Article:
Supreme Court rules on sleep-in worker case

Carers who sleep in are not entitled to the national minimum wage for the full duration of their shift, the Supreme Court ruled last week. Employers in the care sector breathed a sigh of relief following the landmark judgment, which finally put to rest concerns that they could have to pay back millions of pounds in wage arrears.

Two cases were at the heart of this legal battle, that of Royal Mencap Society v Tomlinson-Blake and John Shannon v Rampersad. In both cases, sleep-in care workers brought a legal claim against their employer due to their belief that they should be paid the National Minimum Wage (NMW) for sleep-in night shifts, where they were obliged to be on call during the night and intervene if required.

In Ms Tomlinson-Blake’s case, she was required to work occasional sleep-in shifts while caring for two autistic adults. She was required to keep a ‘listening ear’ out and intervene if necessary. Similarly, Mr Shannon undertook sleep-in shifts at a residential care home, living in a studio flat nearby so that he could be on call if the night carer needed assistance.

Both Ms Tomlinson-Blake and Mr Shannon were allowed to sleep when they were not needed. Both claims were rejected at the Court of Appeal (Ms Tomlinson’s claim was upheld at employment tribunal but later rejected), which is how the cases ended up before the UK’s highest appeal court.

A flat rate for sleep-in work
Both claimants received a flat rate for sleep-in shifts, based on recommendations from the Low Pay Commission (LPC) when the government originally formulated the NMW rules.

The LPC said that instead of receiving pay for hours spent asleep, sleep-in workers should receive a night shift allowance – with the exception of any hours spent awake for the purposes of carrying out caring duties.

Speaking after the judgment, Ms Tomlinson-Blake stated: “Sleep-in shifts aren’t just about being on call – it’s work. Staff are constantly on guard to protect the most vulnerable in society. The sound of a cough in the night could mean someone’s in danger.”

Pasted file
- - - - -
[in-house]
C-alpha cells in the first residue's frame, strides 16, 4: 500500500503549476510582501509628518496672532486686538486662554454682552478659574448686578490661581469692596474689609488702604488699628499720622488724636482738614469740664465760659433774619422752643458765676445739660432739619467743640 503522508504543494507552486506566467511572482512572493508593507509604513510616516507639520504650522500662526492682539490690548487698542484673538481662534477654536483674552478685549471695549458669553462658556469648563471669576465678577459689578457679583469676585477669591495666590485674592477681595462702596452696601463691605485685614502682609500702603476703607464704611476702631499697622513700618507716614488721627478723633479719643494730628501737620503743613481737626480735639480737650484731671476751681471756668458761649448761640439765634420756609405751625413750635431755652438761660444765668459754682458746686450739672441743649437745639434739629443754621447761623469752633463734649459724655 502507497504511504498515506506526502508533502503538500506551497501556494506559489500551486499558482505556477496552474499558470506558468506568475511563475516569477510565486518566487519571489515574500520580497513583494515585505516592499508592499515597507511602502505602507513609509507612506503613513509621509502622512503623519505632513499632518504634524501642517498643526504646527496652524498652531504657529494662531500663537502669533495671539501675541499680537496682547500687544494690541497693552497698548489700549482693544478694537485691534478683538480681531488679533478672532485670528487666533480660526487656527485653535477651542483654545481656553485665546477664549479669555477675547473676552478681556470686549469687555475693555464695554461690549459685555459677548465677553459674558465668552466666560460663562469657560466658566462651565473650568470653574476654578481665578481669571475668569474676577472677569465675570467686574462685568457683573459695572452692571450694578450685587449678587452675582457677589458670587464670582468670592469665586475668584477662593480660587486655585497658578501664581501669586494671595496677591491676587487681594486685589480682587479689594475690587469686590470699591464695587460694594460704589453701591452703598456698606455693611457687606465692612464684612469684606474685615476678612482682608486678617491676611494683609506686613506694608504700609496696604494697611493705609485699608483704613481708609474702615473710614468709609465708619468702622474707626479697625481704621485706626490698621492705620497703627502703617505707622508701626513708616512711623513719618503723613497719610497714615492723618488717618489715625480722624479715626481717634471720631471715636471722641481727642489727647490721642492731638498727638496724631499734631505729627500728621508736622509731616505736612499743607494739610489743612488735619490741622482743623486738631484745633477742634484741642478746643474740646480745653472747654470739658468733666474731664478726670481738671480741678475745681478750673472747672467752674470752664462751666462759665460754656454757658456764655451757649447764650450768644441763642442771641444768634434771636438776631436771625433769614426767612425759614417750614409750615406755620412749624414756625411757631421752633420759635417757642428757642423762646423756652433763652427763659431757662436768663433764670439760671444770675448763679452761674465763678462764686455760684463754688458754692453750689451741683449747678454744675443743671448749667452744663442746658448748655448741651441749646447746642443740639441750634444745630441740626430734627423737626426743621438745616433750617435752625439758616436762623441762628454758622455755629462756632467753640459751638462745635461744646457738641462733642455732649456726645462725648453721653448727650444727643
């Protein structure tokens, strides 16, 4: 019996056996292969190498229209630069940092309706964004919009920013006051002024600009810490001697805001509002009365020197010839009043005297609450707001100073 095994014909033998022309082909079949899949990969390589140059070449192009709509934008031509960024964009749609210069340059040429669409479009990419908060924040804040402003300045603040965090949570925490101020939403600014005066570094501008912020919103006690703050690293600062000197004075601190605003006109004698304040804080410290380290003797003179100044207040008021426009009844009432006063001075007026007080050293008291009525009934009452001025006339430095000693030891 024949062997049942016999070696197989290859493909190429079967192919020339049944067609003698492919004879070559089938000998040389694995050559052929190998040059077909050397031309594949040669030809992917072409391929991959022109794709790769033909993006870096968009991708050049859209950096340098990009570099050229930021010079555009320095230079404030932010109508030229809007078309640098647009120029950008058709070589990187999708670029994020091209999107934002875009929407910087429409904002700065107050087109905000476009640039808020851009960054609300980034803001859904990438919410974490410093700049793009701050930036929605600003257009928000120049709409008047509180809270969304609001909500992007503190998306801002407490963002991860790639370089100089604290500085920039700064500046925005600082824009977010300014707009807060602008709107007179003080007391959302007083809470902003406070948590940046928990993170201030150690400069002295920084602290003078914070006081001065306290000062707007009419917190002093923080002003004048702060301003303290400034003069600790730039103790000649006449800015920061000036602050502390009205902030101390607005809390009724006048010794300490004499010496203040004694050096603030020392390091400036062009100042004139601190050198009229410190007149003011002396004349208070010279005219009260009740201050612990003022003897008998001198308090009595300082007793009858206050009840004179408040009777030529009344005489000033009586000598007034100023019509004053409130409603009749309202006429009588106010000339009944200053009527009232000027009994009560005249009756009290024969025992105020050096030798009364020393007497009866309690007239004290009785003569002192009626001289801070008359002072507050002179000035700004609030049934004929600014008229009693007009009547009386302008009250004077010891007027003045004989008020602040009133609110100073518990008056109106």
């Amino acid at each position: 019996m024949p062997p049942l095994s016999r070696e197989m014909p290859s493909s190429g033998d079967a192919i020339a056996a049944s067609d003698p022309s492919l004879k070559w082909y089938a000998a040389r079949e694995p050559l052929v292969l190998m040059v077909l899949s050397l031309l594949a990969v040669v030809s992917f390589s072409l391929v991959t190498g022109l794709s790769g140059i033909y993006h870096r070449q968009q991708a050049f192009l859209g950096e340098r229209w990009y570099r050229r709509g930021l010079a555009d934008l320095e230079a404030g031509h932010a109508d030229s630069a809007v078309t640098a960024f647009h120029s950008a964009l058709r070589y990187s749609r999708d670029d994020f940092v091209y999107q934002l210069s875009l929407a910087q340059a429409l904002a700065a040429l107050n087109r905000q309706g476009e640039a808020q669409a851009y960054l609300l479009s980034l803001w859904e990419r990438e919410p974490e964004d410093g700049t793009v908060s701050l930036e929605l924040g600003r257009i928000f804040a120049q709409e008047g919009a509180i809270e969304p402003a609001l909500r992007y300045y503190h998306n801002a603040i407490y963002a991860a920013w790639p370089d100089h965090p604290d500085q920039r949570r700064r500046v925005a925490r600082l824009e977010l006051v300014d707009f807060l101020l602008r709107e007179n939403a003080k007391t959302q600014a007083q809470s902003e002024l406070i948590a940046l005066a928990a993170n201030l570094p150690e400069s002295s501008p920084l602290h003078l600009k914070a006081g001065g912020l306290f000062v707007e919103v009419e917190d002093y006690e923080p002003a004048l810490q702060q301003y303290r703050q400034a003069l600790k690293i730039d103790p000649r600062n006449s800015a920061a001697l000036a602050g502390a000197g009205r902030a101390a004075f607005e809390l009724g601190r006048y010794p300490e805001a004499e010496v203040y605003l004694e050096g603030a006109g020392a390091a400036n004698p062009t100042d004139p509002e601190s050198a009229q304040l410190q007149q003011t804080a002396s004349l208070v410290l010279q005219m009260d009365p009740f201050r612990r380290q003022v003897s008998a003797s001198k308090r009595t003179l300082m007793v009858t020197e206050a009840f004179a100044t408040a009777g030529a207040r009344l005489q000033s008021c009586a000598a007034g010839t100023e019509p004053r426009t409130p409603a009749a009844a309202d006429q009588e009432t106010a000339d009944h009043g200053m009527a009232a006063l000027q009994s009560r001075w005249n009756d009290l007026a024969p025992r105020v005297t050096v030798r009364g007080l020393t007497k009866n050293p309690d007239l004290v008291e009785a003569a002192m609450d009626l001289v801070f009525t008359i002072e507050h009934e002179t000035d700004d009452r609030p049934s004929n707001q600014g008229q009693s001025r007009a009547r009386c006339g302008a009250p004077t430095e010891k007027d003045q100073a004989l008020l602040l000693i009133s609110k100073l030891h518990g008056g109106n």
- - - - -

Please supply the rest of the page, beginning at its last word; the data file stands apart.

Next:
The reaction
The case was heard by the Supreme Court in February last year, and last week’s judgment upheld the LPC’s recommendations, giving care providers the reassurance that their approach to pay for sleep-in shifts is now backed by legal precedent.

The ruling was also based on the fact that Ms Tomlinson-Blake’s intervention was only required six times in 16 months, while Mr Shannon was also rarely asked to assist. The verdict was met with jubilation by care providers, who faced paying out years’ worth of wages – which could have brought many businesses to the edge of ruin.

In contrast, trade unions and other bodies representing care workers have reacted with outrage. General Secretary of the Unison trade union, Christina McAnea, said: “No one is a winner from today’s judgment. Everyone loses until the government intervenes to mend a broken system that relies on paying skilled staff a pittance.”

Skilled employment lawyers
While the ruling has given care home providers legal certainty on this specific point, it gives rise to other issues. For example, care providers who are currently paying the NMW for sleep-in shifts may feel entitled to stop, potentially damaging employee relations and giving rise to legal claims.

Our expert employment lawyers are on hand to assist employers in effectively managing employee pay issues, with a focus on settling out of court for the minimum damage to your business and reputation. To get in touch, please call 0344 967 2505 or email employmentlaw@woodfines.co.uk.

-Savanita Atwal

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